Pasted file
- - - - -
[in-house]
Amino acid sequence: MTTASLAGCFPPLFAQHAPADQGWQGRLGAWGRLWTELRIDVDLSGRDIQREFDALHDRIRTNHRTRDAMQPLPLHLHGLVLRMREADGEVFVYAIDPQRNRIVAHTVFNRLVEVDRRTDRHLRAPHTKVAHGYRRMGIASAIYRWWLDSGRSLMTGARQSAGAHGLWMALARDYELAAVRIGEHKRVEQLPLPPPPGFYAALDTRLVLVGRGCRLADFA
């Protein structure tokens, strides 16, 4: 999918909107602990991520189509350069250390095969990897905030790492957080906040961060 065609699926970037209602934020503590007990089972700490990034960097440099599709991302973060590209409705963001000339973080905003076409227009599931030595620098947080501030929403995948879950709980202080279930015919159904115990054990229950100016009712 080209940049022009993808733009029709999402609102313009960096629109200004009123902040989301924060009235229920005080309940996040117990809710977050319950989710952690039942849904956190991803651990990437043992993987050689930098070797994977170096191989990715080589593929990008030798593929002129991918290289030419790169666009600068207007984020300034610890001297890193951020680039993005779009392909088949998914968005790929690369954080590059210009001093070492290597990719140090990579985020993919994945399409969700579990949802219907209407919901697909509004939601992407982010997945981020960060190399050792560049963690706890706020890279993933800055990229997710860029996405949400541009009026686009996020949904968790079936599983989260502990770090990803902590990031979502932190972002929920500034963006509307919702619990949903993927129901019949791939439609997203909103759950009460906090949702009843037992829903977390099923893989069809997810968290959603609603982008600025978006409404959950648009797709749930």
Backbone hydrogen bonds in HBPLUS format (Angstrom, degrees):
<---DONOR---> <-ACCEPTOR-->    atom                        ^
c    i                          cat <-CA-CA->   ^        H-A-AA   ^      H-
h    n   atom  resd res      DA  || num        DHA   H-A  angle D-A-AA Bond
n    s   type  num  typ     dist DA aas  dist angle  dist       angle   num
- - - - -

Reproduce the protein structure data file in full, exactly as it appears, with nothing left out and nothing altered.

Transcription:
[in-house]
Amino acid sequence: MTTASLAGCFPPLFAQHAPADQGWQGRLGAWGRLWTELRIDVDLSGRDIQREFDALHDRIRTNHRTRDAMQPLPLHLHGLVLRMREADGEVFVYAIDPQRNRIVAHTVFNRLVEVDRRTDRHLRAPHTKVAHGYRRMGIASAIYRWWLDSGRSLMTGARQSAGAHGLWMALARDYELAAVRIGEHKRVEQLPLPPPPGFYAALDTRLVLVGRGCRLADFA
């Protein structure tokens, strides 16, 4: 999918909107602990991520189509350069250390095969990897905030790492957080906040961060 065609699926970037209602934020503590007990089972700490990034960097440099599709991302973060590209409705963001000339973080905003076409227009599931030595620098947080501030929403995948879950709980202080279930015919159904115990054990229950100016009712 080209940049022009993808733009029709999402609102313009960096629109200004009123902040989301924060009235229920005080309940996040117990809710977050319950989710952690039942849904956190991803651990990437043992993987050689930098070797994977170096191989990715080589593929990008030798593929002129991918290289030419790169666009600068207007984020300034610890001297890193951020680039993005779009392909088949998914968005790929690369954080590059210009001093070492290597990719140090990579985020993919994945399409969700579990949802219907209407919901697909509004939601992407982010997945981020960060190399050792560049963690706890706020890279993933800055990229997710860029996405949400541009009026686009996020949904968790079936599983989260502990770090990803902590990031979502932190972002929920500034963006509307919702619990949903993927129901019949791939439609997203909103759950009460906090949702009843037992829903977390099923893989069809997810968290959603609603982008600025978006409404959950648009797709749930």
Backbone hydrogen bonds in HBPLUS format (Angstrom, degrees):
<---DONOR---> <-ACCEPTOR-->    atom                        ^
c    i                          cat <-CA-CA->   ^        H-A-AA   ^      H-
h    n   atom  resd res      DA  || num        DHA   H-A  angle D-A-AA Bond
n    s   type  num  typ     dist DA aas  dist angle  dist       angle   num